Gradually the illusion of cohesive mental images began to break down as well. Within the flowing current of consciousness, myriad amorphous forms and fragmentary shapes arose, coalesced into images, and then broke apart immediately, only to regroup and disband time and time again. No sooner did an image of the body appear than it vanished instantly.

Before a particular desire or expression could fully formulate, the source of awareness simply enveloped it,
causing it to dissolve into emptiness and disappear. Countless potentialways in which body and mind could express themselves seemed to arise in random succession, only to dissolve into emptiness, one after another.

Habitual concepts of bodily existence expressed a desire to take form and declare their individual characteristics, but the knowing essence dissolved them all before they could establish a definite presence in the mind.

This insight occasioned a momentous revolution of Mae Chee Kaew’s entire being. She understood the truth with absolute certainty: delusion about imagery produced by the flow of consciousness leads to feelings of repulsion and attraction.

She realized that both were rooted in a deeply instinctive, but almost subliminal, distortion of conscious perceptions of body and form. When the real basis of those perceptions was exposed, completely undermining their validity, the external world of appearances collapsed, and her attachment to it ceased of its own accord.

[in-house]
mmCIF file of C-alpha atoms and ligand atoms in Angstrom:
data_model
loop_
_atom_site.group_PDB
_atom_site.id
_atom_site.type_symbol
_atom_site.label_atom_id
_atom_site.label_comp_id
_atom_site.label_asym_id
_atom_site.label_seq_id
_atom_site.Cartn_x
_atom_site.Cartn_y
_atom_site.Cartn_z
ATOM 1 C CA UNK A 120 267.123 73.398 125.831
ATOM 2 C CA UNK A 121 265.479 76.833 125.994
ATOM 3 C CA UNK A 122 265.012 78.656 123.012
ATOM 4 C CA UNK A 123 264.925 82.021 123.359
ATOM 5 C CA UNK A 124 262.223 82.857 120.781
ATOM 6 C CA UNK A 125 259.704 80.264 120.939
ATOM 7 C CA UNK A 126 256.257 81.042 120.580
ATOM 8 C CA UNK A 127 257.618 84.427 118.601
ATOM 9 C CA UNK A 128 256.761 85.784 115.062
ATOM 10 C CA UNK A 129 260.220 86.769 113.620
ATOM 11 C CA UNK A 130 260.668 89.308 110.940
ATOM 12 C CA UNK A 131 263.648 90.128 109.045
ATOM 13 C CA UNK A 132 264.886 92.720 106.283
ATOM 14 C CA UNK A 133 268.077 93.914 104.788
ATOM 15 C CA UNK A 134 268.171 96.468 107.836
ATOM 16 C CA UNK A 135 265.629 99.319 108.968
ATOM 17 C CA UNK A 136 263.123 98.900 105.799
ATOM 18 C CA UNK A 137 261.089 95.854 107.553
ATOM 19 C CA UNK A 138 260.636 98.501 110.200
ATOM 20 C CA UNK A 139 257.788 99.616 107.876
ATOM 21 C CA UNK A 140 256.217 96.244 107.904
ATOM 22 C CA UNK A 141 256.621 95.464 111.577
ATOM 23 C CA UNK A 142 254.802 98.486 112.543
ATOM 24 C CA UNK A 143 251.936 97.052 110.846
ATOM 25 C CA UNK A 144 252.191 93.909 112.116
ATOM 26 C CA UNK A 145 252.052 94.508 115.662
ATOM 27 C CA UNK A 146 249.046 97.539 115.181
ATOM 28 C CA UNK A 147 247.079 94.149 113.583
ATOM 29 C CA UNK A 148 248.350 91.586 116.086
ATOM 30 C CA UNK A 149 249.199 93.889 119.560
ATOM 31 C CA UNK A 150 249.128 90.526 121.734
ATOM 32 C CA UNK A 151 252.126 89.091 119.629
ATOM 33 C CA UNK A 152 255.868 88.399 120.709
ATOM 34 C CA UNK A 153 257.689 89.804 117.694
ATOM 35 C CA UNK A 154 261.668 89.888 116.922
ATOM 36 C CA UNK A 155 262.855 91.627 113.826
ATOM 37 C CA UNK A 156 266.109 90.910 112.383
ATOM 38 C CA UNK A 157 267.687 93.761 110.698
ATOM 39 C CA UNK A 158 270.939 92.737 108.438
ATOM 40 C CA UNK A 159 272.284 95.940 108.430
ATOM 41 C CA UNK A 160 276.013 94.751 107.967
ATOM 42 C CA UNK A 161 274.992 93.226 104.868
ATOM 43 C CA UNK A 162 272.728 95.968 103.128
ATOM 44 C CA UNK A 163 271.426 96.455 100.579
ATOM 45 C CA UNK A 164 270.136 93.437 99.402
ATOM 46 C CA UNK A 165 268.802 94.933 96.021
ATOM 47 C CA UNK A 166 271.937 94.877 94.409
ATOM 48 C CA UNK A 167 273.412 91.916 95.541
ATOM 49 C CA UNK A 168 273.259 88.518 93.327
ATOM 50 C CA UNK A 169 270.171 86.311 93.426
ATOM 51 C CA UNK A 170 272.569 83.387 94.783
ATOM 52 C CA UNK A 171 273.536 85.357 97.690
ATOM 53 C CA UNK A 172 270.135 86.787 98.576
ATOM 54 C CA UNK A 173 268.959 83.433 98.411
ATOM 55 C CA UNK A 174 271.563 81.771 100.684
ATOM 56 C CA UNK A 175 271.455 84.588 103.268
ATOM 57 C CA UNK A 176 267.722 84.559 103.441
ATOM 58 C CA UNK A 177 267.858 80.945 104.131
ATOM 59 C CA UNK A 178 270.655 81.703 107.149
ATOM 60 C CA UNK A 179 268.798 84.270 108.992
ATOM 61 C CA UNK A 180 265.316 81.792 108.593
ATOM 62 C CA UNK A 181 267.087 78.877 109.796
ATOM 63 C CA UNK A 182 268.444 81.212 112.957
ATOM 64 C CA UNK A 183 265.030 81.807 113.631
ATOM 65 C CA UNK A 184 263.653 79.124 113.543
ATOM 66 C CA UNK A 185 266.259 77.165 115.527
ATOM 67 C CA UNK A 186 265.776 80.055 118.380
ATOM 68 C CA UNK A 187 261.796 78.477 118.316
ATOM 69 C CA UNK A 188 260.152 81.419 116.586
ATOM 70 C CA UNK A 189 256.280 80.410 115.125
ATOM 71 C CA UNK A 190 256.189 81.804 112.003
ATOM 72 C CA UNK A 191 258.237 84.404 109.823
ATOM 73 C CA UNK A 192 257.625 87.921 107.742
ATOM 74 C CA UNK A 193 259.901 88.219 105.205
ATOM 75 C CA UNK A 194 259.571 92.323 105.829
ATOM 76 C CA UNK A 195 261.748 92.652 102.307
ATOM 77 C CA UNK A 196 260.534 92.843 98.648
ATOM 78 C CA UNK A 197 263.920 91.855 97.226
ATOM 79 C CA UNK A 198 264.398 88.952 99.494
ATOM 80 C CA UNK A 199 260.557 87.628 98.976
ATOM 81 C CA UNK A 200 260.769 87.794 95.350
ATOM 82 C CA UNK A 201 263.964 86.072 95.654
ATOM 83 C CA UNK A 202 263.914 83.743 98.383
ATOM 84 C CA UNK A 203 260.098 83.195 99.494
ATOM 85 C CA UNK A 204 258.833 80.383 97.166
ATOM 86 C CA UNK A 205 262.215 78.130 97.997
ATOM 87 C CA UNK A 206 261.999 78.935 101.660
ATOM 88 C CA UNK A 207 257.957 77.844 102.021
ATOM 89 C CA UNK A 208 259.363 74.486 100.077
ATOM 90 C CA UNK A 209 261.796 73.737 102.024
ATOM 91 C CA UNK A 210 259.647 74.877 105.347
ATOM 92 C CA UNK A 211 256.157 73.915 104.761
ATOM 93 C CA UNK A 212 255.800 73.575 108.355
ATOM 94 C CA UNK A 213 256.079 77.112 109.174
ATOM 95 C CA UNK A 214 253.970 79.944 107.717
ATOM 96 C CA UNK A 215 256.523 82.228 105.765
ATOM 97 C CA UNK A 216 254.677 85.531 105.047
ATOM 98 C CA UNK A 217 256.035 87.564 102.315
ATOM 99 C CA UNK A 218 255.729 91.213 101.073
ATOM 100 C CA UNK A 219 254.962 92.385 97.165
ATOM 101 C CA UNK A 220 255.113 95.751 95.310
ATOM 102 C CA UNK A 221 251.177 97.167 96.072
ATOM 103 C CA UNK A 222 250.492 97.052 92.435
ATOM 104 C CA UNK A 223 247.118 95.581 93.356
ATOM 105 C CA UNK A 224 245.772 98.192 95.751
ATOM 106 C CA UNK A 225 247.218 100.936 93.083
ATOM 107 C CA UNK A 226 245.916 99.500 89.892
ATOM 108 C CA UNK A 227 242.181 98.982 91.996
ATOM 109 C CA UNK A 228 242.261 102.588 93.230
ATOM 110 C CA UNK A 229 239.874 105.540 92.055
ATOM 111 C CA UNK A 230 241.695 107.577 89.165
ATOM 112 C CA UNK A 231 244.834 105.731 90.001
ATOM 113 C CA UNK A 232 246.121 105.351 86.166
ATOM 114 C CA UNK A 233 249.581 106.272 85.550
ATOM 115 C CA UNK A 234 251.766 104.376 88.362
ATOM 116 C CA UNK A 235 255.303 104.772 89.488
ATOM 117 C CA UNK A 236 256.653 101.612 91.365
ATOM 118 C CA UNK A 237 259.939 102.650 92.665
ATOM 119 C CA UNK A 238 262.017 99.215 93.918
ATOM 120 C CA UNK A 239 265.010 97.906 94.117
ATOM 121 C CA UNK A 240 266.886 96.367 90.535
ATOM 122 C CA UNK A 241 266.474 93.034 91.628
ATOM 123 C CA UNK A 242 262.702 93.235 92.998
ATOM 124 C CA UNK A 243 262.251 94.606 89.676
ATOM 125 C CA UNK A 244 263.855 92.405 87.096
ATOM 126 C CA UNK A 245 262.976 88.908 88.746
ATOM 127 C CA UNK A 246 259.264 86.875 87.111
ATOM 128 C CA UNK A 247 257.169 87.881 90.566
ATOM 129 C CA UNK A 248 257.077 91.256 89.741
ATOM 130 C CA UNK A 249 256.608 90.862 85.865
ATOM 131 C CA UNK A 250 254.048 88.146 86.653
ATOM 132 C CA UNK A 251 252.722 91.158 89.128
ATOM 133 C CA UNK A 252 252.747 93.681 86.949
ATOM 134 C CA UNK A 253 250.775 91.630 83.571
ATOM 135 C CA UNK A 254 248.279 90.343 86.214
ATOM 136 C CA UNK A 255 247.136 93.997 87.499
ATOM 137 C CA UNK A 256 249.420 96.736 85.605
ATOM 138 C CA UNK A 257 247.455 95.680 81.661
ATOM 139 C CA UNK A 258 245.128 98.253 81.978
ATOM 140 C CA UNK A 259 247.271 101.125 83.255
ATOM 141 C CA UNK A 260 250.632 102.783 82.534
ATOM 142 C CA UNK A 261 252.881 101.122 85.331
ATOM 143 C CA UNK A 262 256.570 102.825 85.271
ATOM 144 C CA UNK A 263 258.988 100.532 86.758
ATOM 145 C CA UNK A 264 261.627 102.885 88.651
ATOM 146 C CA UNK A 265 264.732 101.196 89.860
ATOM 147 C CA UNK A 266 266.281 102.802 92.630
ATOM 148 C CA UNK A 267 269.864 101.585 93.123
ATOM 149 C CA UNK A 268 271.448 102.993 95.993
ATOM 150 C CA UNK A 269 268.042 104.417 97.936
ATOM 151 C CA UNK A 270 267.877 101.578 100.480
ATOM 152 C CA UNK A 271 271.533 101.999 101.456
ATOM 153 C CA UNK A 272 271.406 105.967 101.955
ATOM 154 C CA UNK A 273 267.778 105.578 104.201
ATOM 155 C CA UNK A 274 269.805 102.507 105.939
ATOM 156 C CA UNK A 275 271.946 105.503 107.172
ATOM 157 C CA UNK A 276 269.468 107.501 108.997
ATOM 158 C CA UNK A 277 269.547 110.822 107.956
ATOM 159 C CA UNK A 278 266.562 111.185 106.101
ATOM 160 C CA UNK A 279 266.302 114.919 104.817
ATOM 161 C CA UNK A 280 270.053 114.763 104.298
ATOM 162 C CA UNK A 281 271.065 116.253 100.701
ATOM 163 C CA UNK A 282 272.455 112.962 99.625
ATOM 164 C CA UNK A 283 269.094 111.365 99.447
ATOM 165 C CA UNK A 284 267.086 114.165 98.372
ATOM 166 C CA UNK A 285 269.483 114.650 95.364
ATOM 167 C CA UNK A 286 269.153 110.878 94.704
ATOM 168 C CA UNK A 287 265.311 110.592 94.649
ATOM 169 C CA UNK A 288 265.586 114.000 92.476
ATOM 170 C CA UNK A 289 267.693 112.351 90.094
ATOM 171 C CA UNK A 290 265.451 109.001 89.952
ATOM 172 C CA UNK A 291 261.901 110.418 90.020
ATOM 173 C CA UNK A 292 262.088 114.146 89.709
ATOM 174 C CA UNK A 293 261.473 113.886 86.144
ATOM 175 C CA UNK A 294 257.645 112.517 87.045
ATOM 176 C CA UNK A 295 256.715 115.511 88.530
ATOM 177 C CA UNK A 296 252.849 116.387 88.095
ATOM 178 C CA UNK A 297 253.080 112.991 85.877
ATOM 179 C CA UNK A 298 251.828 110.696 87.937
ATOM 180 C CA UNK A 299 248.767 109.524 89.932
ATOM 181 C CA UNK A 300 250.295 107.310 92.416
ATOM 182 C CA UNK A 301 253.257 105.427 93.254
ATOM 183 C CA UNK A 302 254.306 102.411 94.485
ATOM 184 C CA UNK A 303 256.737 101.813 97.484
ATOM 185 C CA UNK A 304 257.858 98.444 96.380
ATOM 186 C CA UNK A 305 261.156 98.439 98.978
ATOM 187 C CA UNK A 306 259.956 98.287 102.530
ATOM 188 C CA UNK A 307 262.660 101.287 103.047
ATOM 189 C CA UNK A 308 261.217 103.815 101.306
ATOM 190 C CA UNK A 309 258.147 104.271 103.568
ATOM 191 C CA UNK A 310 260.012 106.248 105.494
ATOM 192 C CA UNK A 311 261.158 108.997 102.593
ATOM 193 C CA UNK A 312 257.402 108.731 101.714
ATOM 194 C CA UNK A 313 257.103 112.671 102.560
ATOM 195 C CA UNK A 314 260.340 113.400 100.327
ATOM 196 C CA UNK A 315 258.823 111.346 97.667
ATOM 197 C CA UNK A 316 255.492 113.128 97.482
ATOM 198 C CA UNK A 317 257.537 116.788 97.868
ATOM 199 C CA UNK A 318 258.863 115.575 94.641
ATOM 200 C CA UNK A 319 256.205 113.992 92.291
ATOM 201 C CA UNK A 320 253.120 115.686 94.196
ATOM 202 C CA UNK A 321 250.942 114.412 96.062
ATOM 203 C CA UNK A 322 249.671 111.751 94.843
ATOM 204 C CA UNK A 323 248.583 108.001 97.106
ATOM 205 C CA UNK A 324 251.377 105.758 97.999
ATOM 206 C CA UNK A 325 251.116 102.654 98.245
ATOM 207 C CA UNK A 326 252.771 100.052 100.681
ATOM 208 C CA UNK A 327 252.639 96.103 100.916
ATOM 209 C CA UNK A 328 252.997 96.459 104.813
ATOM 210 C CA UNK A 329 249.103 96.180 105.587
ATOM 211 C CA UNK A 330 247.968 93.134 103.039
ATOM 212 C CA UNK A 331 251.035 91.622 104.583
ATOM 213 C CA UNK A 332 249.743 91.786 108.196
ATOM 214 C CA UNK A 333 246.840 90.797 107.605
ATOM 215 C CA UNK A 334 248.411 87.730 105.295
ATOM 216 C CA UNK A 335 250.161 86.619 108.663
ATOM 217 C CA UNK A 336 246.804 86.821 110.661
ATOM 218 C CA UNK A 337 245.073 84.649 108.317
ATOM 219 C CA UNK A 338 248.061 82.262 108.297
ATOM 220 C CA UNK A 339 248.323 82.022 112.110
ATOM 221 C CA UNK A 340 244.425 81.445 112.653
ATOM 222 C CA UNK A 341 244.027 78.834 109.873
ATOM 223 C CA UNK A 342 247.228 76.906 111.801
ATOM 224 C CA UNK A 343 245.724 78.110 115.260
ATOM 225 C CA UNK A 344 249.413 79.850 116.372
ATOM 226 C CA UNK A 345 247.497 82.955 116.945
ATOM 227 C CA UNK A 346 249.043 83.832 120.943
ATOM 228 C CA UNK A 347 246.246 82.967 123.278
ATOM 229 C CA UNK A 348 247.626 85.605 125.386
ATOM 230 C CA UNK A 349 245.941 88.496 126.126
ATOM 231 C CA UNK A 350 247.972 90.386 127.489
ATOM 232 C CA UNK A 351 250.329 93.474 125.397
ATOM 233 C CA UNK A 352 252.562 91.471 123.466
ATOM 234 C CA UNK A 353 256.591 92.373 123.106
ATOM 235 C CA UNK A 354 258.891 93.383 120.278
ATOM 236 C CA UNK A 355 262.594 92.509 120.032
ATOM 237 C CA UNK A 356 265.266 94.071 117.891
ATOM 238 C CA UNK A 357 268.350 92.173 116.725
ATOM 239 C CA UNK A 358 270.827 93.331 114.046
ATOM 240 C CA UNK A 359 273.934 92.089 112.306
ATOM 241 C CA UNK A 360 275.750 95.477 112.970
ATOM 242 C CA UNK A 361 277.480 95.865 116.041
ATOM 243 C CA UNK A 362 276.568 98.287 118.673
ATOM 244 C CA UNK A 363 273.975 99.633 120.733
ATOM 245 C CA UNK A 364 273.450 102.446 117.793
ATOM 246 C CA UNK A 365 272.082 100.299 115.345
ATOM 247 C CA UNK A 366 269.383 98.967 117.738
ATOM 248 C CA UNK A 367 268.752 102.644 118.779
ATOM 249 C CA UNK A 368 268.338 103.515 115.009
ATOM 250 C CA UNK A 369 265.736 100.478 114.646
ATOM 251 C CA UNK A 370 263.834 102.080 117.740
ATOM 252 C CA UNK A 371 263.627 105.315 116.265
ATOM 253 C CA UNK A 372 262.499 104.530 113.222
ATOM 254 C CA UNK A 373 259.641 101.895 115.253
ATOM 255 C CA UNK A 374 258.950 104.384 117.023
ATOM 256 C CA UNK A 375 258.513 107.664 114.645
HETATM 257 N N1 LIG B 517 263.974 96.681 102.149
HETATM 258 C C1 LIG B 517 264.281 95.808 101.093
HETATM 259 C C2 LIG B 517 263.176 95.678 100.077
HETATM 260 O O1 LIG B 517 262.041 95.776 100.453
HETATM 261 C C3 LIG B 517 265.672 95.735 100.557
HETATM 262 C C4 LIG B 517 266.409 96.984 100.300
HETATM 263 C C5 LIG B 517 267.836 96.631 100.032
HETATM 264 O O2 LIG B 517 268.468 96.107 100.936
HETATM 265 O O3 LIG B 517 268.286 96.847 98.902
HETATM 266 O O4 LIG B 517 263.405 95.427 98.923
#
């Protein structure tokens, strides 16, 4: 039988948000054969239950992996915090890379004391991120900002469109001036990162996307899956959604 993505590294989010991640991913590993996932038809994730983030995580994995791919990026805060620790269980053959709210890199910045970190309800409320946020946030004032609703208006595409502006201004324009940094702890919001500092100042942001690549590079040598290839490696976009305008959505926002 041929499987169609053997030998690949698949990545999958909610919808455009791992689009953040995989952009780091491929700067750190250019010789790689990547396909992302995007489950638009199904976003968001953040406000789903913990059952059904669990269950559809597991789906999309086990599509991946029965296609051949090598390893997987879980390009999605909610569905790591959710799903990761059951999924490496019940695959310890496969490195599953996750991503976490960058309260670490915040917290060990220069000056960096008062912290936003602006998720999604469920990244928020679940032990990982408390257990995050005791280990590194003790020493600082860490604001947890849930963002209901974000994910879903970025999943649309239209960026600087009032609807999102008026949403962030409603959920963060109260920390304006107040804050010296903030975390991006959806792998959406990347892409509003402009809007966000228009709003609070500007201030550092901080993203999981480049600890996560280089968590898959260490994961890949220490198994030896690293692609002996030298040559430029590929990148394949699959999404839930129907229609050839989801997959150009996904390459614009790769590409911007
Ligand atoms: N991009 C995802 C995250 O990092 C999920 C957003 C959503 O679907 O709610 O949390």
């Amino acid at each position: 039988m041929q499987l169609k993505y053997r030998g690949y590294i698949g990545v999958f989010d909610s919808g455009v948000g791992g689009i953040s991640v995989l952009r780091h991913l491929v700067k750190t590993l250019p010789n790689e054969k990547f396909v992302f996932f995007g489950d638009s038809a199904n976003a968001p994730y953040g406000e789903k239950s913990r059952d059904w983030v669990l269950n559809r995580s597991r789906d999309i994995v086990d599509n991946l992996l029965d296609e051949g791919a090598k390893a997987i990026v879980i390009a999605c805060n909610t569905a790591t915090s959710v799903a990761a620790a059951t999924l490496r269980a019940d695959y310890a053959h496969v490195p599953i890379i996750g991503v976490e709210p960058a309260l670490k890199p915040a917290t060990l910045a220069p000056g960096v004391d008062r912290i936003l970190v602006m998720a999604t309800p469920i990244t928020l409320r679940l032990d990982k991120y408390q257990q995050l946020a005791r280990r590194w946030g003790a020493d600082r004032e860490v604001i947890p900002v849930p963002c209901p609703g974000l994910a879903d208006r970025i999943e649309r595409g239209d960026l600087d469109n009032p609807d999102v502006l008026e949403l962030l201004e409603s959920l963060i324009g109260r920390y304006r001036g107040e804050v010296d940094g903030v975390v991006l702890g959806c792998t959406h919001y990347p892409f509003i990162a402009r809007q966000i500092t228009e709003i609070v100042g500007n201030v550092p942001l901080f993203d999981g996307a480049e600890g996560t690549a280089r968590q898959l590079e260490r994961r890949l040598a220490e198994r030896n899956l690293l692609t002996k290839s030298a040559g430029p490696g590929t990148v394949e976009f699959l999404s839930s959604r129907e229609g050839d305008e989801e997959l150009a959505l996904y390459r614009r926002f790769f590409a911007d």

With the cessation of all images created by the mind, came the cessation of attachment to form. Once her mind had withdrawn completely from all sensual involvement, a feeling of profound serenity enveloped her entire mental being.

Finally, for Mae Chee Kaew, bodily images, even as bare forms, no longer existed within her mind’s conscious framework. Since no shapes or forms remained in the mind to be grasped, Mae Chee Kaew knew she could never be reborn in the realms of form again.

The mind’s usual sense of physical limitation and embodiment completely disappeared. She felt her being dissolve, expand outward and merge with all things, as though forming one essence with the universe; resting within, unfettered by any dependency, was a supreme emptiness — clear, bright and still."
pages 184 - 187

As a topics for discussion I suggest:

  • Does anyone know of similar / comparable contemporary accounts of such or similar fruition?
  • It is not uncommon to read things like this coming from the Thai forest tradition. How common is it to find similar sort of accounts by accomplished practitioners from the Sinhalese , Burmese, Tibetan or Chinese Buddhist traditions?
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i think the mae chee kaew book was based on maha boowas thai account of mae chee in ajahn mun’s biography, and dick silaratano explanded on the account with guesswork and fiction to make it into a more complete life story (if i remember correctly).

all of maha boowa’s works are here in english, also in english audio.
http://www.forestdhamma.org/books/english/

arahatta magga, arahatta phala maha boowa gives really detailed account of 5 aggregate contemplation leading to arahantship, similar to what you’re asking for.

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So, this means this account should be taken with a pinch of salt then?

@frankk